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Black Country Communion

I expressed an apparently controversial view here at GRTR! last year that so called 'super groups' usually did not stand the test of time, yet it was time itself that would be the best judge. I am pleased to report that so far BCC has avoided the traps that have befallen previous marriages of convenience.

Here we are with two albums sorted together with a proper tour of USA and Europe ready to be loaded up. But we still have the knotty issue of whether the dreaded second album can live up to the promise of the first.

The first two tracks, 'The Outsider' and 'Man in the Middle' are both riff laden rockers which are clearly designed to blow the roof off venues, as opposed to winning any awards for originality. The vocal interchange between Joe Bonamassa and Glenn Hughes works particularly well with Hughes's falsetto being tempered by Bonamassa's more bluesy foil.

But it's 'The Battle for Hadrian's Wall' and 'Save Me' that knocked me sideways off my chair and disrupted my rather self important chin stroking stance while slapping a BCC baseball hat firmly on my head. The former is an acoustic based Rush style progger that ebbs and flows beautifully.

I had always been impressed by Glenn Hughes's ability to express his own torment about his addictions from the Purple days and their effects in songs. The personal theme in 'Save Me' extends to 'Faithless' which has, at its centrepiece, an epic theme.

This might appear to suggest that Glenn has written a selfish, autobiographical album in the guise of BCC. Far from it. He simply has a larger platform and more colourful fireworks to celebrate his return. At last though we can kiss goodbye to the clumsy Homer Simpson stereotypes bestowed on him by journos of yesteryear.

But Messrs Sherinian, Bonamassa and Bonhman don't even know the meaning of the phrase 'backing musicians.' Indeed the watchword for this album, more so than the first, is Integration. In an 'An Ordinary Son' it's JB who takes the reins at the beginning. The folk story, a developing feature of Bonamassa's approach in his own 'John Henry' and 'Dust Bowl,' is no less compelling.

What is so pleasing that we have all the ingredients for a truly great album. For example, in the blues oriented 'Little Secret,' we are presented with a pretty simple pentatonic scale, but a monumental work of pure soul and feeling nonetheless. Derek Sherinian deserves credit for providing the light and shade instead of grabbing any limelight for himself in the solo stakes.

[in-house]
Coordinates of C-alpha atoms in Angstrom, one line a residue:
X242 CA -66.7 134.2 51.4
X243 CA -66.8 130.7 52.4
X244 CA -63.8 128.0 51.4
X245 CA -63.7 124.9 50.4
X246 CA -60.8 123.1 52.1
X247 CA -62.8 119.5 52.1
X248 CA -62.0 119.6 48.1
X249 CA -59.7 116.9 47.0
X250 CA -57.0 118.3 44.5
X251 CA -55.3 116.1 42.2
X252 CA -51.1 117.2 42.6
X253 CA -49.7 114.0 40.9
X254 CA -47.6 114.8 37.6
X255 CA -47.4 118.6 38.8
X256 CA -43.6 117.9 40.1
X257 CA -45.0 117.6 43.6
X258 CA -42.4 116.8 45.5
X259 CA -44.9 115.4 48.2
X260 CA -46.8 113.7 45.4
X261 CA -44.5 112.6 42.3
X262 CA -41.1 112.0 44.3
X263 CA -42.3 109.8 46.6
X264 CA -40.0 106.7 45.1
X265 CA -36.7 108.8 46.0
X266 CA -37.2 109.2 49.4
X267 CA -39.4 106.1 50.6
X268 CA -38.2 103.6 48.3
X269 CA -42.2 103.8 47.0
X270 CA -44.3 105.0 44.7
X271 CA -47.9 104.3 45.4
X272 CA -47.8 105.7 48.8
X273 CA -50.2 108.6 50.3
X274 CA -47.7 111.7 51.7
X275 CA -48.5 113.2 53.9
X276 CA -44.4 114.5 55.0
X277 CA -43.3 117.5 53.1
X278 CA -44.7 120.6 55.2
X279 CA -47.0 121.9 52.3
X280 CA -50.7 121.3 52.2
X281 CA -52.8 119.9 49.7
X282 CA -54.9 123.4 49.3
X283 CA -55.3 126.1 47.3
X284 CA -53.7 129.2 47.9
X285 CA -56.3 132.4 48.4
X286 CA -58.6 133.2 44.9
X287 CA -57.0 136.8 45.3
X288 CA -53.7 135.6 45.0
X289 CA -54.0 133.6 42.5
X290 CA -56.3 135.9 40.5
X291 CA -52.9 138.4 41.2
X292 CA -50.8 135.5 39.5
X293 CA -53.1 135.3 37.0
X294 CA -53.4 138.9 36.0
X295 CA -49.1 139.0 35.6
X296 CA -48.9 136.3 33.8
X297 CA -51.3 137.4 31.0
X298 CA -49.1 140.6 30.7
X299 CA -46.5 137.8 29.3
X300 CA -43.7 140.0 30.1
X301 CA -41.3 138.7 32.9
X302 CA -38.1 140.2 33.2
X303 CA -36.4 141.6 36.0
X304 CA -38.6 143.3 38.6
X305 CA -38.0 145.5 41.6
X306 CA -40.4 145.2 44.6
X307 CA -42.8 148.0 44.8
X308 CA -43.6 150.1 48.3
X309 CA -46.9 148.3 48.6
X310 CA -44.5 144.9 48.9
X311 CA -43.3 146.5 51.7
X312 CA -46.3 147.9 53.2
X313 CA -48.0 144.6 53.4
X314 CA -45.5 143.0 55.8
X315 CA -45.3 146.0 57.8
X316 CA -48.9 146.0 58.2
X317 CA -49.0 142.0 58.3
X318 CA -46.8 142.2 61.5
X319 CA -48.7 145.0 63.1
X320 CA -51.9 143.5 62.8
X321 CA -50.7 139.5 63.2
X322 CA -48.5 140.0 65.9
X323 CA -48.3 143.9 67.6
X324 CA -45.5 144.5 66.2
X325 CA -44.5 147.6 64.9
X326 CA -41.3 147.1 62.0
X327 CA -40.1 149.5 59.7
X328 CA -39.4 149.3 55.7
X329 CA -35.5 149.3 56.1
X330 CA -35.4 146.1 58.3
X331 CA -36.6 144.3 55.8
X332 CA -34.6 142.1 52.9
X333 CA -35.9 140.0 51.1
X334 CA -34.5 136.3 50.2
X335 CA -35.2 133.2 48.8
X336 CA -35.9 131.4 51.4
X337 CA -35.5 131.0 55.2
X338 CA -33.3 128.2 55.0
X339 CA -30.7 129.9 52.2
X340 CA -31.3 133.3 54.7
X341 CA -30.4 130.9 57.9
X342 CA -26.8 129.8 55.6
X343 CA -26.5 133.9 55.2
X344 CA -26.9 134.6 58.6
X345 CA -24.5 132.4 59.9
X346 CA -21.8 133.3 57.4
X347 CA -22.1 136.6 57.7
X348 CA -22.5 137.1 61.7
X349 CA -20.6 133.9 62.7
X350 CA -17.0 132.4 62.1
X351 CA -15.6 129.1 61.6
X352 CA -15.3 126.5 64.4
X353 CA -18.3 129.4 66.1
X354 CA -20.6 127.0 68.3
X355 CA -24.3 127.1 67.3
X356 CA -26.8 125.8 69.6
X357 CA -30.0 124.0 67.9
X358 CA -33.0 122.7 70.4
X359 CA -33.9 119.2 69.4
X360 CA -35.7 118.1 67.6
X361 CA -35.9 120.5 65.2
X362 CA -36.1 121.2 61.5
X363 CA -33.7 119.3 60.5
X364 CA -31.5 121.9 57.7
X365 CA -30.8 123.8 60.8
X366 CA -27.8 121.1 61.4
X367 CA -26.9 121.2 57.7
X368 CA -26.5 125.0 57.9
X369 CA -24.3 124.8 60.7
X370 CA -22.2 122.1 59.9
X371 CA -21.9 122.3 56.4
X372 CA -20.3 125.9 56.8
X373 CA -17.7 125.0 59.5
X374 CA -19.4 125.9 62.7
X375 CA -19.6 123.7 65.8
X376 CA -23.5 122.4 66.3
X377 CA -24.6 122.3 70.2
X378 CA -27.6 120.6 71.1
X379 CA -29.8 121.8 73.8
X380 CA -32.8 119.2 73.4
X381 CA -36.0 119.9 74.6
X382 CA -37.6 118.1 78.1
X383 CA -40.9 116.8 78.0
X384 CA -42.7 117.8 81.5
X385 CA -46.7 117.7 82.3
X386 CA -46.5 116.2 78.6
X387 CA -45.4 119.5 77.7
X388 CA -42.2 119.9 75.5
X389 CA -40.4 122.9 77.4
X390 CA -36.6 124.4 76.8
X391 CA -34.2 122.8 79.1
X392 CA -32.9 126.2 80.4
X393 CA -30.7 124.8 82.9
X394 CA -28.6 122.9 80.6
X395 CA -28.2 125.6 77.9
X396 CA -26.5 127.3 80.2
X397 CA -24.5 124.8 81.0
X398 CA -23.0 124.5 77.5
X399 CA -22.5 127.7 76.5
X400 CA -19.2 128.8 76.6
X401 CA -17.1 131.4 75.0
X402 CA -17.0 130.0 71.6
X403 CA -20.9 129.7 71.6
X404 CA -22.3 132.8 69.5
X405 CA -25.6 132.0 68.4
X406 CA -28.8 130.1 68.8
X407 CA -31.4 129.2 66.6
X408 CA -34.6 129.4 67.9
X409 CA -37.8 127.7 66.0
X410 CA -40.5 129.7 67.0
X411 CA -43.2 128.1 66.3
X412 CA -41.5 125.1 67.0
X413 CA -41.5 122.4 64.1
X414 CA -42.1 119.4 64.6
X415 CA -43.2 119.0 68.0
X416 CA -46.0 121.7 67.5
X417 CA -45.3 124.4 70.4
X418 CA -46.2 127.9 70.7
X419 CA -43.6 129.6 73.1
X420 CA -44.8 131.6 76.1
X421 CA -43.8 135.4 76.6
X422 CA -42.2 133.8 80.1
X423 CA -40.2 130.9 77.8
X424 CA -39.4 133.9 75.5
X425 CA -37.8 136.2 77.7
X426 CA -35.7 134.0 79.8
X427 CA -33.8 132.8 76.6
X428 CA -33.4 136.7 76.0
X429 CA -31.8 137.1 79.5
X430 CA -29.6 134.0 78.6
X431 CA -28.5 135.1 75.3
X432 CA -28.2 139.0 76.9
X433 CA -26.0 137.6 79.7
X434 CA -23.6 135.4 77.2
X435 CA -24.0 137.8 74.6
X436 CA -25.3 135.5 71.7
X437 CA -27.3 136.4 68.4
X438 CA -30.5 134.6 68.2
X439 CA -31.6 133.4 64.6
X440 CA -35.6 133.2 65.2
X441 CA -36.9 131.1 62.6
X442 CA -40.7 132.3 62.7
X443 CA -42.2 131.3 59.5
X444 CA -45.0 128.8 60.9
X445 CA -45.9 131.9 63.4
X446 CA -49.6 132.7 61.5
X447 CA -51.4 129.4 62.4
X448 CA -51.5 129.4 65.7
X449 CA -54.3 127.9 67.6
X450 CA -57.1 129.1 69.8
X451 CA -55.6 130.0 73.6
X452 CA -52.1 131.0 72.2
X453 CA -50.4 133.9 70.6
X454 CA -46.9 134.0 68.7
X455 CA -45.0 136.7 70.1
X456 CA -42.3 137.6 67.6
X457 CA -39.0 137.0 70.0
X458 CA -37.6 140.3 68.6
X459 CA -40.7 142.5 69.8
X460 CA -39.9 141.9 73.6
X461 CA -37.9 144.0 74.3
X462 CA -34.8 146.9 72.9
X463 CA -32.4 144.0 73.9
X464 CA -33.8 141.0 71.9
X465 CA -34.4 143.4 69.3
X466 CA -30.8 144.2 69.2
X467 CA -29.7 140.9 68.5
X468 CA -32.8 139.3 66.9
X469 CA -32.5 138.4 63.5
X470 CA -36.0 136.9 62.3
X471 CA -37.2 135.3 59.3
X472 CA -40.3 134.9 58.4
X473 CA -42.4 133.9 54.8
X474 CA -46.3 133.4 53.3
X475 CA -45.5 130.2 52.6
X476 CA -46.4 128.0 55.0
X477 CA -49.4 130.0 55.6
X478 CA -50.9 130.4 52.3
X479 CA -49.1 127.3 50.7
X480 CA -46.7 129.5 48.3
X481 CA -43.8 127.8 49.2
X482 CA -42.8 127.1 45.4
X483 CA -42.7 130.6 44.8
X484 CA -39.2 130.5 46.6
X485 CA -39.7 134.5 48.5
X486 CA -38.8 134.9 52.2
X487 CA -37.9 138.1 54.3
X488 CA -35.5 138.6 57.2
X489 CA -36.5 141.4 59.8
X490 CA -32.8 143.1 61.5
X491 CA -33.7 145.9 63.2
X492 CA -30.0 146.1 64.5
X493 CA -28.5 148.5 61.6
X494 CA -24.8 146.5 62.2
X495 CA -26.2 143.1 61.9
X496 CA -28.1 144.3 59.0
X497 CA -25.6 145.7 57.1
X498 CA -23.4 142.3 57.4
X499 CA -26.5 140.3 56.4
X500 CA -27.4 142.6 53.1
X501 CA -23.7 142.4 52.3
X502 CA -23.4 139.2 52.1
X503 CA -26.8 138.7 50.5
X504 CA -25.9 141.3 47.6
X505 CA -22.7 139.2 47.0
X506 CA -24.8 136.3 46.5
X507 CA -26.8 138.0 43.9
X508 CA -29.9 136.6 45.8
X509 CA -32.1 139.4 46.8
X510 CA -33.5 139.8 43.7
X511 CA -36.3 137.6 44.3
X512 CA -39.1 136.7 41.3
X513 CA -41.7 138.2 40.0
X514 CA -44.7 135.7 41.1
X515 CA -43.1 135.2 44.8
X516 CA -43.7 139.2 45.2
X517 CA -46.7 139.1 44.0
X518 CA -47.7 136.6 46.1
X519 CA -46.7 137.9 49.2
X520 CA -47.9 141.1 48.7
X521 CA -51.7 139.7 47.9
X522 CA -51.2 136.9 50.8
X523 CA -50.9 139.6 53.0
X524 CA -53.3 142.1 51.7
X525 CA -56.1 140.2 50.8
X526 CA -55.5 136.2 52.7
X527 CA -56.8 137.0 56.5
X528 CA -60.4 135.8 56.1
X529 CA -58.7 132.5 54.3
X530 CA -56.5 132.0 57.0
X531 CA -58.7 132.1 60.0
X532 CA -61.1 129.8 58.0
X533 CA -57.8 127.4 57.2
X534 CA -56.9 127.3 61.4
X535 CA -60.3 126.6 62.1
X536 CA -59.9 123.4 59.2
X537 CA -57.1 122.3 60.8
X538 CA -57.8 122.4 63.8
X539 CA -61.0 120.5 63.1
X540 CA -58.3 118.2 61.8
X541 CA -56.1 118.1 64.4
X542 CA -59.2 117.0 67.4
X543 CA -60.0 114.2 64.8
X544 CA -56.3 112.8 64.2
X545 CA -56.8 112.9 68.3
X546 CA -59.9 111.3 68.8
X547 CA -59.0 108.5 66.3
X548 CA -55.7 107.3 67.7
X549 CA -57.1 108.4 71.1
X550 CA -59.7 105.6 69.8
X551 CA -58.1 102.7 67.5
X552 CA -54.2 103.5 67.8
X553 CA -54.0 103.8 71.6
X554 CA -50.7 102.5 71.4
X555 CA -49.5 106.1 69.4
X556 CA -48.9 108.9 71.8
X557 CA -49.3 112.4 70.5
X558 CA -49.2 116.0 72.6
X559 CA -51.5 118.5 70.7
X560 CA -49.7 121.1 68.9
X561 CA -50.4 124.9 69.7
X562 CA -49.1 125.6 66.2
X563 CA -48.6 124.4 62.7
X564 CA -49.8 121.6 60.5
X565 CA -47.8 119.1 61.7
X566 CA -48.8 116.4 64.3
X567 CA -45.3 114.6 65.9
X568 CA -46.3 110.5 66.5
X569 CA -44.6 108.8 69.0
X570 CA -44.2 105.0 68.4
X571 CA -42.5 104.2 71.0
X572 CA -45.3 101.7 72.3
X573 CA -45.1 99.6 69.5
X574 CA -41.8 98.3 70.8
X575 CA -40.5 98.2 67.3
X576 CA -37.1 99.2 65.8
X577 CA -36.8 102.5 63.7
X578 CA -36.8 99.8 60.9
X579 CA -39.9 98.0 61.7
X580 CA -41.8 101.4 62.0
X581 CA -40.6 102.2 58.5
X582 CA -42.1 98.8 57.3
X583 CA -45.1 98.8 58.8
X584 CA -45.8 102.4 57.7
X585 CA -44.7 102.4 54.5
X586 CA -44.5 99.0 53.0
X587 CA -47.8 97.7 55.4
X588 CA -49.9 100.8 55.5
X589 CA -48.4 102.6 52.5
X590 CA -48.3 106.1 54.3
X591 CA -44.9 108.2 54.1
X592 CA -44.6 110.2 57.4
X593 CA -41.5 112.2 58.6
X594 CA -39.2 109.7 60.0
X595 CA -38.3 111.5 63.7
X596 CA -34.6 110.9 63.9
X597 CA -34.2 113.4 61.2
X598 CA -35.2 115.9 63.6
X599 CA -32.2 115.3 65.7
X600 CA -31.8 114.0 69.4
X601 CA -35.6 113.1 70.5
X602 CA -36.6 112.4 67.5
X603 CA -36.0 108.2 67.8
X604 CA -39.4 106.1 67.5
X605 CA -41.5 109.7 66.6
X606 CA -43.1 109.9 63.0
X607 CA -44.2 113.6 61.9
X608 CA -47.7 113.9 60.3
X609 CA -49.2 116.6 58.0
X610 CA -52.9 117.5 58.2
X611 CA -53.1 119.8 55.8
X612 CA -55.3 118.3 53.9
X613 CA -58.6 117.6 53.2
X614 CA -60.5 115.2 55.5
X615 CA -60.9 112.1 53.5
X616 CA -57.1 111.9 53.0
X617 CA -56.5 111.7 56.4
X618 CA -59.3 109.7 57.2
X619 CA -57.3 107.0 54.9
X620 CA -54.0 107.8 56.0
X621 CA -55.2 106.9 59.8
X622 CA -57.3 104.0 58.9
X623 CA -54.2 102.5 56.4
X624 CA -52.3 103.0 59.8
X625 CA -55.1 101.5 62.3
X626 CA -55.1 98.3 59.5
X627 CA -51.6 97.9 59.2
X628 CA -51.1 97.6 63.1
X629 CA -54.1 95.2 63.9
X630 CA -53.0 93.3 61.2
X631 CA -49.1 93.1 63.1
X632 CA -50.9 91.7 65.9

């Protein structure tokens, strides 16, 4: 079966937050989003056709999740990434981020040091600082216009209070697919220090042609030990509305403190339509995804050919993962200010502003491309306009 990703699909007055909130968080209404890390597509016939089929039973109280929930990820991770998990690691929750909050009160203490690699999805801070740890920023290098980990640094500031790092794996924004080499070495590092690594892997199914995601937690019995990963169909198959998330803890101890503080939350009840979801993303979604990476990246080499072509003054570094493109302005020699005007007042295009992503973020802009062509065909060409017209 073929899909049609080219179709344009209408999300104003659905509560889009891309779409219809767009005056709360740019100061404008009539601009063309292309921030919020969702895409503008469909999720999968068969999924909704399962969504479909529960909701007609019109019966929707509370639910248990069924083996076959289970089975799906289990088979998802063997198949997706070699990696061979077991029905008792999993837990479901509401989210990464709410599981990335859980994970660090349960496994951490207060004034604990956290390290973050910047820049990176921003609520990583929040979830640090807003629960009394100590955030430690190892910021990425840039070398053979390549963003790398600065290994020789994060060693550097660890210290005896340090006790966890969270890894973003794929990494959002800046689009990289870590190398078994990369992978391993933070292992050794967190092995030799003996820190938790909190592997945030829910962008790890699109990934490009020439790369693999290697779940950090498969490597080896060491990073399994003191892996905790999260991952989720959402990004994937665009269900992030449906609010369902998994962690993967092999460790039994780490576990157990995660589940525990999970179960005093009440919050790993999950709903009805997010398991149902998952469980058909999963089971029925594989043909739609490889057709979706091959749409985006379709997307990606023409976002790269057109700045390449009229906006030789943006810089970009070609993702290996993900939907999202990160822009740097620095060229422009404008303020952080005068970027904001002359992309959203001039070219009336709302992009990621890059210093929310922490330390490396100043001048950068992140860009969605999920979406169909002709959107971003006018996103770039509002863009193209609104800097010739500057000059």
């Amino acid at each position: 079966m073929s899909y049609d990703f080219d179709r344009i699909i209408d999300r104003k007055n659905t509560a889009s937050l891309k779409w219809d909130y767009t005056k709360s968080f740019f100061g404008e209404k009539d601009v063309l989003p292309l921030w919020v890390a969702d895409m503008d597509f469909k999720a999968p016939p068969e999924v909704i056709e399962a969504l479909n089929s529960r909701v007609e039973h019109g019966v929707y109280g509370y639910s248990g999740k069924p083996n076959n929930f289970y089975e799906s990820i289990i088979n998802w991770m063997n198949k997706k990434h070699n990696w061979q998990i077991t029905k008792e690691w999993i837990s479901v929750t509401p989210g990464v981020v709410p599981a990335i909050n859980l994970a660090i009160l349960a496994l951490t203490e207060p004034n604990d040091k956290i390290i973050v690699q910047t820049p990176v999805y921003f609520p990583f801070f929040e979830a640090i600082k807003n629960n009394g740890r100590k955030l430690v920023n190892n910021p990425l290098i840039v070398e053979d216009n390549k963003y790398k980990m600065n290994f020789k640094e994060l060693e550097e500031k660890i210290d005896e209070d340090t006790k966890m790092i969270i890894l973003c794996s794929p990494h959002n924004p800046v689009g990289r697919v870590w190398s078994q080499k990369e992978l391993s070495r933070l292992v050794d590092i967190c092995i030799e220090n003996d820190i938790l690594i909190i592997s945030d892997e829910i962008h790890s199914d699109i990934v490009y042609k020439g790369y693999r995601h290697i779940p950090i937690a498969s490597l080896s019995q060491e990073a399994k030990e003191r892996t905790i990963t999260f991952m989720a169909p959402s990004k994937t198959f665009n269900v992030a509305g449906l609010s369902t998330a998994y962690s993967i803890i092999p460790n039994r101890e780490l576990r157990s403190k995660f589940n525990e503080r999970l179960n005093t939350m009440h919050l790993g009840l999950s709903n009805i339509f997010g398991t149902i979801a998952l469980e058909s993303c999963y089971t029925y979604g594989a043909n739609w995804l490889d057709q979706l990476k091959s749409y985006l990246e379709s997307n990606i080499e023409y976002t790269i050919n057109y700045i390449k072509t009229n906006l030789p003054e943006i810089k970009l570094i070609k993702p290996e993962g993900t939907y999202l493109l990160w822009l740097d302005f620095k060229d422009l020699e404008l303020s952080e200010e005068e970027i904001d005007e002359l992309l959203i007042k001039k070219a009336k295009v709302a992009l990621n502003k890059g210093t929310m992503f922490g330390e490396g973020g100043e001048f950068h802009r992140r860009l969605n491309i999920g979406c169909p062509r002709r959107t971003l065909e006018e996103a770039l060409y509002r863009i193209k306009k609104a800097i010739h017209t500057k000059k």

'Fifth member' and founder, Kevin Shirley shows why he the top rock acts are queuing for his services with a production which is greater than the sum of the parts. It's all about the groove.

Similarly Jason Bonham is playing out of his skin. His drumming is peppered with just enough of the old dad's One-Two but also holds back enough to allow the others to express themselves. Contrast 'Little Secret' this with say 'Save Me' or the medium paced stomper, 'I Can See Your Spirit' where the whole nine yards is unleashed with the venom of a metal drummer.

But I haven't got to the best bit yet. 'Cold' is what I am talkin' about. This song is glorious beyond belief. I cannot describe in words how much this song affected me emotionally. And here's me trying to offer an objective review. Goosebumps and a lump in my throat. At last a top rock band that still speaks to me!

You can stick your Them Crooked Vultures and bluegrass albums where the sun don't shine. The heart of Zeppelin has been transplanted into BCC and there it will stay. From the evidence of this album, Black Country Communion is not a super group, but a revelation that happens once in every blue moon. Bask in its heady glow.


Review by Keith Thompson

Keith Thompson presents Rockwaves on Get Ready to ROCK! Radio, Sunday 21:00 GMT+1

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***** Out of this world | **** Pretty damn fine |
*** OK, approach with caution unless you are a fan |
** Instant bargain bin fodder | * Ugly. Just ugly

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